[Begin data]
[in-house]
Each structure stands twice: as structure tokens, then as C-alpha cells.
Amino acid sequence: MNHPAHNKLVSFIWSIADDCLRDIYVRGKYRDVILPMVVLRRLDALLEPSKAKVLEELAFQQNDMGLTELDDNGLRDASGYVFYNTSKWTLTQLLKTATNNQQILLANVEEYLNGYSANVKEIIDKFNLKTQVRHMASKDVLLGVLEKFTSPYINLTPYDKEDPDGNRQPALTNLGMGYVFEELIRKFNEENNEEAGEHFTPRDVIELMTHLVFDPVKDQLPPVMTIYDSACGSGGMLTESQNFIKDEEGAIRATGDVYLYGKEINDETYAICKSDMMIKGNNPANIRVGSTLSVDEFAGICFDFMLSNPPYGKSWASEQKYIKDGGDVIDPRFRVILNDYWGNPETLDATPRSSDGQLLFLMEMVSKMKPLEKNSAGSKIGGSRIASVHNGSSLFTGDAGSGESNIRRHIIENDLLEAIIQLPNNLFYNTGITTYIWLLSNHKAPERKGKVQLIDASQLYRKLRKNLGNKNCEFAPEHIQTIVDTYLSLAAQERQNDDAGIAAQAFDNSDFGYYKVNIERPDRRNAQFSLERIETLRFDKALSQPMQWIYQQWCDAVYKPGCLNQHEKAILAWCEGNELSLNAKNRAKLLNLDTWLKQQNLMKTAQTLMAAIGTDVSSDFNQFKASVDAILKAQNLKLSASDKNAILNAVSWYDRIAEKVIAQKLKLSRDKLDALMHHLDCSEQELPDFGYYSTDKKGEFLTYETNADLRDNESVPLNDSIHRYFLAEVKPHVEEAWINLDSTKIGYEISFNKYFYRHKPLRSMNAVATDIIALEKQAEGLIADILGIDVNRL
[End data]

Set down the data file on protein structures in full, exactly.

[in-house]
Each structure stands twice: as structure tokens, then as C-alpha cells.
Amino acid sequence: MNHPAHNKLVSFIWSIADDCLRDIYVRGKYRDVILPMVVLRRLDALLEPSKAKVLEELAFQQNDMGLTELDDNGLRDASGYVFYNTSKWTLTQLLKTATNNQQILLANVEEYLNGYSANVKEIIDKFNLKTQVRHMASKDVLLGVLEKFTSPYINLTPYDKEDPDGNRQPALTNLGMGYVFEELIRKFNEENNEEAGEHFTPRDVIELMTHLVFDPVKDQLPPVMTIYDSACGSGGMLTESQNFIKDEEGAIRATGDVYLYGKEINDETYAICKSDMMIKGNNPANIRVGSTLSVDEFAGICFDFMLSNPPYGKSWASEQKYIKDGGDVIDPRFRVILNDYWGNPETLDATPRSSDGQLLFLMEMVSKMKPLEKNSAGSKIGGSRIASVHNGSSLFTGDAGSGESNIRRHIIENDLLEAIIQLPNNLFYNTGITTYIWLLSNHKAPERKGKVQLIDASQLYRKLRKNLGNKNCEFAPEHIQTIVDTYLSLAAQERQNDDAGIAAQAFDNSDFGYYKVNIERPDRRNAQFSLERIETLRFDKALSQPMQWIYQQWCDAVYKPGCLNQHEKAILAWCEGNELSLNAKNRAKLLNLDTWLKQQNLMKTAQTLMAAIGTDVSSDFNQFKASVDAILKAQNLKLSASDKNAILNAVSWYDRIAEKVIAQKLKLSRDKLDALMHHLDCSEQELPDFGYYSTDKKGEFLTYETNADLRDNESVPLNDSIHRYFLAEVKPHVEEAWINLDSTKIGYEISFNKYFYRHKPLRSMNAVATDIIALEKQAEGLIADILGIDVNRL